Verdict: The Pirate Signal left themselves onstage at Monolith even more than they normally do, which made for one hell of an entertaining show. -- KM
Rahzel, 2:30 p.m.
What it was like: Seeing a musical magic trick.
I think Rahzel was having some fun with us throughout the show. He had a DJ with him and the DJ definitely brought some expertise in making Rahzel's songs sound better overall. But Rahzel almost doesn't need backup; he's a one-man remix machine. At one point early in the show, Rahzel asked if we wanted him to do the beat for a song and of course we did so he kicked into the beat but supplied the samples and vocals as well. If that wasn't enough, the DJ played part of an old soul song, and then cut it partway through and Rahzel pretended to be put out and said he'd have to do the beat for that song as well. But then he offered to do a remix after his first pass through and he changed the lyrics to have more contemporary socio-cultural references.
Rahzel got the crowd going on a Wu-Tang riff - "Wu Tang clan ain't nuttin' to fuck with" - and then mixed the crowd's chanting along with his own. At the end, Rahzel did a song that sounded like a newer soul song, perhaps self-penned, and went into a crazy Gollum dialogue of "He says he can do the beat and the chorus at the same time, my precious." Then Rahzel proceeded to do so and then offered to do the backing vocals and bass line as well. Absolutely amazing.
Verdict: Rahzel must be considered one of the best vocalists of his generation in terms of sheer creative versatility, and possibly the best beat boxer of all time. -- TM
Monotonix, 3 p.m.
What It Was Like: Pure insanity
When you have the reputation Monotonix does, people come to your show with certain expectations. And those expectations can make it difficult for a band to deliver. Let me assure you -- despite my astronomical expectations, Monotonix not only delivered, they destroyed. Three hairy-ass Israelis in the kind of short-shorts that were outlawed at the end of the '70s, and nothing else. They put the press photographers on stage and set up in the audience. To kick things off, they ran around, did some wrestling, spewed beer all over each other and the audience and, finally, played some music. The music itself, in all honesty, is almost secondary. It's raw, rough and ready garage rock, something like the stooges used to do, but maybe not quite as sophisticated.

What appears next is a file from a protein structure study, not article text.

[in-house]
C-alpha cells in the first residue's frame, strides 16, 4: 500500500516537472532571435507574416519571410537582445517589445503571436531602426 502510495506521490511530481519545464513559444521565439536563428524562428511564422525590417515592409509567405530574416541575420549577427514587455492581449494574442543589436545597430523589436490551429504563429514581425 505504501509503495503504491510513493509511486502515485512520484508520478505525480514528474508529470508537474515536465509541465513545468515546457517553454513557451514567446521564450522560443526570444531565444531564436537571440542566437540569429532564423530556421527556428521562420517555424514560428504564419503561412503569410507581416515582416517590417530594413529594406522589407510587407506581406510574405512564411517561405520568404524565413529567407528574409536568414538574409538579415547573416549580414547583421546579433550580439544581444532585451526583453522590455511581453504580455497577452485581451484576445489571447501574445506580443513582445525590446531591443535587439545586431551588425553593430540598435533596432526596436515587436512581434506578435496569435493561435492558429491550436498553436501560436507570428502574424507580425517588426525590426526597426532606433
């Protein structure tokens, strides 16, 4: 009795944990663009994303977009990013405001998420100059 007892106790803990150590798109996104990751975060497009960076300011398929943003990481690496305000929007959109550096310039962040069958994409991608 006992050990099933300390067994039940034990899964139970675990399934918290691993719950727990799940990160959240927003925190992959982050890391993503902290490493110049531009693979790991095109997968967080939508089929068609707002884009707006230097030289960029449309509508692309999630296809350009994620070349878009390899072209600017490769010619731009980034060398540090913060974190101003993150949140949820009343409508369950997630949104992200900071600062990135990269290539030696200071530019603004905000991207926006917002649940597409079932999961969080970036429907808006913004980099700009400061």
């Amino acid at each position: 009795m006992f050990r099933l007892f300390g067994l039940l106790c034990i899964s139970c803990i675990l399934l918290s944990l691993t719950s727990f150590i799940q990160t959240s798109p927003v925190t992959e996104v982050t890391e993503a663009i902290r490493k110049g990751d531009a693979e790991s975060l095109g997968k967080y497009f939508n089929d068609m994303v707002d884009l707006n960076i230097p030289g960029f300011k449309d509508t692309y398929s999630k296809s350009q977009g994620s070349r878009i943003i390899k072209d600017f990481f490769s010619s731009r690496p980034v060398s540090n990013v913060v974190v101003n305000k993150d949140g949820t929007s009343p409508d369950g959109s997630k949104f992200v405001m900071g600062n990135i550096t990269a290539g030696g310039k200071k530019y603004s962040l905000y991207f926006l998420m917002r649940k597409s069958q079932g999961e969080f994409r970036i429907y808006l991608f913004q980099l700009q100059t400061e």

That might sound too impressive, but it was perfect accompaniment to the overall experience. I mean, what the fuck do you expect them to play while in the audience? At one point, some kid in front of me was playing the bass drum, for fuck's sake. You're not going to pulling any Yngwie Malmsteen bullshit while dudes are pounding on your back and screaming in your ear and pulling you into the teeming mass. And frankly, why would you want to?
The singer climbed onto the audience at several points -- standing on dudes' shoulders, or on a bass drum being held by some dudes, or whatever. And occasionally he did some crowd surfing, old-school style. He also stuffed the mic between his ass cheeks. He threw water, spit on the crowd, threw beer, led the crowd in participatory chants and generally went fucking nuts. It was beautiful. The kid in front of me was so inspired he decided to chew up another tab of acid. Awesome.
Verdict: The single greatest piece of rock-and-roll theater I have ever seen. -- Cory Casciato
Beats Antique, 3 p.m.
|Eric Syl Grunesien|
What it was like: Watching two guys screw around with turntables and a violin.
For the first ten minutes of Beats Antique's set, I felt as if I were at some sort of hipster Moroccan restaurant.
The set started with a sinuous violin line spelled out by David Satori, quickly complemented by steady, suggestive beats cranked out by Tommy Chapel on a turntable. The middle eastern melodies and accompanying beats had barely started when Zoe Jakes emerged, dressed in a full belly dancer get-up and hidden initially by a pair of feather fans. Over several minutes, Jakes shed the fans and gave a full-fledged belly dance, as Chapel incorporated sitar sounds and techno textures.
The dance would be the most visually exciting part of the set. The rest of the performance saw Chapel and Satori fiddling with their tables and equipment, offering straightforward, 4/4 beats, bassier tones and slight shifts in the syncopation.
A considerable crowd gathered to dance in the small space in front of the MadeLoud stage, but the dynamic of the performance remained pretty basic an uninteresting.
Verdict: I have a hard time watching people twist knobs for more than 20 minutes.
Neon Indian, 3 p.m.
|Eric Syl Grunesien|
What it was like: '80s disco pop fueled by synths.
Neon Indian won't release its debut album until October 13, but the trio, fronted by Alan Palomo, has already created a sizeable buzz judging by the packed room. Early in the set, Palomo said this was the act's first gig, but said later it was the third gig but the biggest one yet. And they've got ton of gigs other lined up throughout next few months as well. While it was hard to actually see the band because of a low stage and the packed room, Palomo, backed by a bass player and a drummer, made some thoroughly listenable music with vintage synth sounds and mid-tempo disco backbeats. As Palomo called for more reverb, a guy from the crowd yelled, "more everything." When the trio kicked into "Deadbeat Summer," which has some massive hit potential, that inadvertently answered that guy's prayers for "more everything."
Verdict: Killer beats and synths paired with cool visuals. These guys are going far. -- JS